“When Stacey Baker spots a good pair of legs, she has to move quickly,” writes Kathy Ryan, the director of photography at the New York Times Magazine in the introduction of the book NY Legs. Baker is a photo editor at the magazine but, on her spare time – often during lunch hours – she’s also a photographer, using her iPhone to photograph the legs of New York women in front of “gritty, textured” walls. Shared on the @stace_a_lace Instagram account, the thousands of pairs of legs offer a typological survey of a city full of similarities, differences and contradictions; a survey that has caught the attention of close to 80,000 people on Instagram and steered up conversations about body image and identity.
Now, Baker is bringing together 93 of her best photographs in a book called NY Legs, published by Kehrer. She speaks to TIME LightBox.
Olivier Laurent: What pushed you to do this project in the first place?
Stacey Baker: I have always paid attention to other women’s legs because I always wanted longer legs and being in New York, which is such a walking city, you notice other people’s bodies. I’d see someone’s legs and think, ‘Oh, gee. I sure would like to have those legs.’ So, I started taking a few pictures and I think I just wondered, is there something interesting here or is there not? I don’t think it was until I settled on this idea of finding a wall and asking someone to stand in front of a wall – where there was more of a typology – that I thought it was interesting.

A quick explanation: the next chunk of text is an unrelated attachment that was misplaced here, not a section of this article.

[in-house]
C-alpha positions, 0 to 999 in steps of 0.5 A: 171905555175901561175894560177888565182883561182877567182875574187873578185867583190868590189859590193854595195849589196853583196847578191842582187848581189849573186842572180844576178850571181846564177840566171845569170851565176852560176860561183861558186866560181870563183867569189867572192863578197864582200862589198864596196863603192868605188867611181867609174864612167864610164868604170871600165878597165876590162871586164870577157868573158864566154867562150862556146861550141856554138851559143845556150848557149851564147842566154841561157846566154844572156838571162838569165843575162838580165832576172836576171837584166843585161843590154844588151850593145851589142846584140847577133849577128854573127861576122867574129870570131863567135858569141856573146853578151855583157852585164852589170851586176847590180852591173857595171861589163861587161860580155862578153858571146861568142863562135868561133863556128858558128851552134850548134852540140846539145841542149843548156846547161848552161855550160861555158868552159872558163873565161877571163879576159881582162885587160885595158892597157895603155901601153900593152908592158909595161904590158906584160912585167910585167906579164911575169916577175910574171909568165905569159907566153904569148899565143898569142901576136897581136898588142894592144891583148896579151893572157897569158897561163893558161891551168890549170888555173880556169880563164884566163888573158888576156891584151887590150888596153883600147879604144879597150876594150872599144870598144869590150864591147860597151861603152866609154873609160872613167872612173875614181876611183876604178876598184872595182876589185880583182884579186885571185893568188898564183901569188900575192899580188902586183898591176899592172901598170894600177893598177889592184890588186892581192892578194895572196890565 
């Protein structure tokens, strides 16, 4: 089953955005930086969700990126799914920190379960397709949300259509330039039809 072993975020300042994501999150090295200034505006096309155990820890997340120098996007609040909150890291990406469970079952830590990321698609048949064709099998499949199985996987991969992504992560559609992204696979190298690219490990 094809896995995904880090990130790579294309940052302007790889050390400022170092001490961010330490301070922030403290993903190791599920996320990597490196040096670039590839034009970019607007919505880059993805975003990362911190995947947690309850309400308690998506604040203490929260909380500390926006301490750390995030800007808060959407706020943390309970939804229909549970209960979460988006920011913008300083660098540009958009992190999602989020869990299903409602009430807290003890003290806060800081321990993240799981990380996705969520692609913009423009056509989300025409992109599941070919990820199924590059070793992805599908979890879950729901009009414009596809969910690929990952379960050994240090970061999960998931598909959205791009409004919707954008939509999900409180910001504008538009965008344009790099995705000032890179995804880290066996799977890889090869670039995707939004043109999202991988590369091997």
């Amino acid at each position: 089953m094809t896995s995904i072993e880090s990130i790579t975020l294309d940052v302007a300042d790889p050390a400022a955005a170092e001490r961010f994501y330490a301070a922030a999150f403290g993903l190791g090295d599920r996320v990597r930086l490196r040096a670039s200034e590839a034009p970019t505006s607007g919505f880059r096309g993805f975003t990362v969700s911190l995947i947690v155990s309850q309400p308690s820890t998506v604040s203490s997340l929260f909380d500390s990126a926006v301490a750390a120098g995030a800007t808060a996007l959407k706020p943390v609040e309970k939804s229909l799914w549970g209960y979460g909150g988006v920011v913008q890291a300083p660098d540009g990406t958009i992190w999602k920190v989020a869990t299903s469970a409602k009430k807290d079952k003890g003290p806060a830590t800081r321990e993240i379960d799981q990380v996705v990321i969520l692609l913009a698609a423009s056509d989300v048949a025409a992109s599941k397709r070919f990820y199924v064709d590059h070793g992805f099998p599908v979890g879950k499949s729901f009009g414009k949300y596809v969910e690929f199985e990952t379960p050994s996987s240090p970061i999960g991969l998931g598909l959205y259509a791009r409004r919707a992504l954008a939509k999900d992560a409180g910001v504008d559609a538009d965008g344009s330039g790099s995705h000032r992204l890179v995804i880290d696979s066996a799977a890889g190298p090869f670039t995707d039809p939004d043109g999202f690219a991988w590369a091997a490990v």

Was it this sort of typology that made you think there was more to these photos?
Yes. There’s something wonderful about the serendipity of the project and any other documentary projects where you take a picture and you’re not sure if it’s going to be interesting. When I see a woman on the street and I’m interested in her shape or her clothes or the way she stands, I’m thinking there’s a picture there. But then I have to find a wall. For example, if I see someone in Soho: Soho sucks for walls. There are no good walls in Soho. But regardless, you see the woman, you think there’s going to be a picture there, then you hope she’s going to say yes. And then you need to find a wall, and so there’s something about that kind of challenge that I like. Then when you take the picture, sometimes it’s interesting and sometimes it’s not, which is why I posted I think over 1,000 pictures, and in the end there are only 93 pictures in this book because they’re not all successful or interesting. I think that the ones that are the most successful are the ones that are the most sculptural. The combination of the wall, their shape, and what they’re wearing, it all comes together.
You started this as more of a personal project, when did it become more than this? When did it take on a greater meaning?
I think it kind of became an addiction. Being a photo editor, we get highs, so to speak, when we make great assignments or when great pictures come in. But for me, I was suddenly getting a high from being creative myself. I think I really got a little bit more of an insight into how photographers work or what keeps their fire burning.